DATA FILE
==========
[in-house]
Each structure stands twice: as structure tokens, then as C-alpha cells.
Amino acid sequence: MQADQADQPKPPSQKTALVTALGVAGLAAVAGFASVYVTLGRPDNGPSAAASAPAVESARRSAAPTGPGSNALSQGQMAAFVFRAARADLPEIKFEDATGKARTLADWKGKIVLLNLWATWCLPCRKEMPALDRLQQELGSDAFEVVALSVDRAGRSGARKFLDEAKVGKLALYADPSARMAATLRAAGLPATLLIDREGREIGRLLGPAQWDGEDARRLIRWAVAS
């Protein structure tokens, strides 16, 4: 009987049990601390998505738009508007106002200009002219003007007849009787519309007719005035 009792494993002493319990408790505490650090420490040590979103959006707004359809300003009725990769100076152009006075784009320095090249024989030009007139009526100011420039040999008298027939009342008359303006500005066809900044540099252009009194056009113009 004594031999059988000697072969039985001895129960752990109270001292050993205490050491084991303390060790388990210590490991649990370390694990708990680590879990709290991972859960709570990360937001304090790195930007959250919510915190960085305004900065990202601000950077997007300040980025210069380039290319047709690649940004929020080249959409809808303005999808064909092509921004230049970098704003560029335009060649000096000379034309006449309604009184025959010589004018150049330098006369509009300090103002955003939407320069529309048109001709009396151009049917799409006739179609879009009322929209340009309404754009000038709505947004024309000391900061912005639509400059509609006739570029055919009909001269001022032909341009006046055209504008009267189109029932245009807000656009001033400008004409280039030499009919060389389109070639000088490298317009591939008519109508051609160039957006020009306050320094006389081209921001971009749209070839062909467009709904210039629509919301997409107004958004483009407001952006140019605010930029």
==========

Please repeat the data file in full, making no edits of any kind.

[in-house]
Each structure stands twice: as structure tokens, then as C-alpha cells.
Amino acid sequence: MQADQADQPKPPSQKTALVTALGVAGLAAVAGFASVYVTLGRPDNGPSAAASAPAVESARRSAAPTGPGSNALSQGQMAAFVFRAARADLPEIKFEDATGKARTLADWKGKIVLLNLWATWCLPCRKEMPALDRLQQELGSDAFEVVALSVDRAGRSGARKFLDEAKVGKLALYADPSARMAATLRAAGLPATLLIDREGREIGRLLGPAQWDGEDARRLIRWAVAS
């Protein structure tokens, strides 16, 4: 009987049990601390998505738009508007106002200009002219003007007849009787519309007719005035 009792494993002493319990408790505490650090420490040590979103959006707004359809300003009725990769100076152009006075784009320095090249024989030009007139009526100011420039040999008298027939009342008359303006500005066809900044540099252009009194056009113009 004594031999059988000697072969039985001895129960752990109270001292050993205490050491084991303390060790388990210590490991649990370390694990708990680590879990709290991972859960709570990360937001304090790195930007959250919510915190960085305004900065990202601000950077997007300040980025210069380039290319047709690649940004929020080249959409809808303005999808064909092509921004230049970098704003560029335009060649000096000379034309006449309604009184025959010589004018150049330098006369509009300090103002955003939407320069529309048109001709009396151009049917799409006739179609879009009322929209340009309404754009000038709505947004024309000391900061912005639509400059509609006739570029055919009909001269001022032909341009006046055209504008009267189109029932245009807000656009001033400008004409280039030499009919060389389109070639000088490298317009591939008519109508051609160039957006020009306050320094006389081209921001971009749209070839062909467009709904210039629509919301997409107004958004483009407001952006140019605010930029």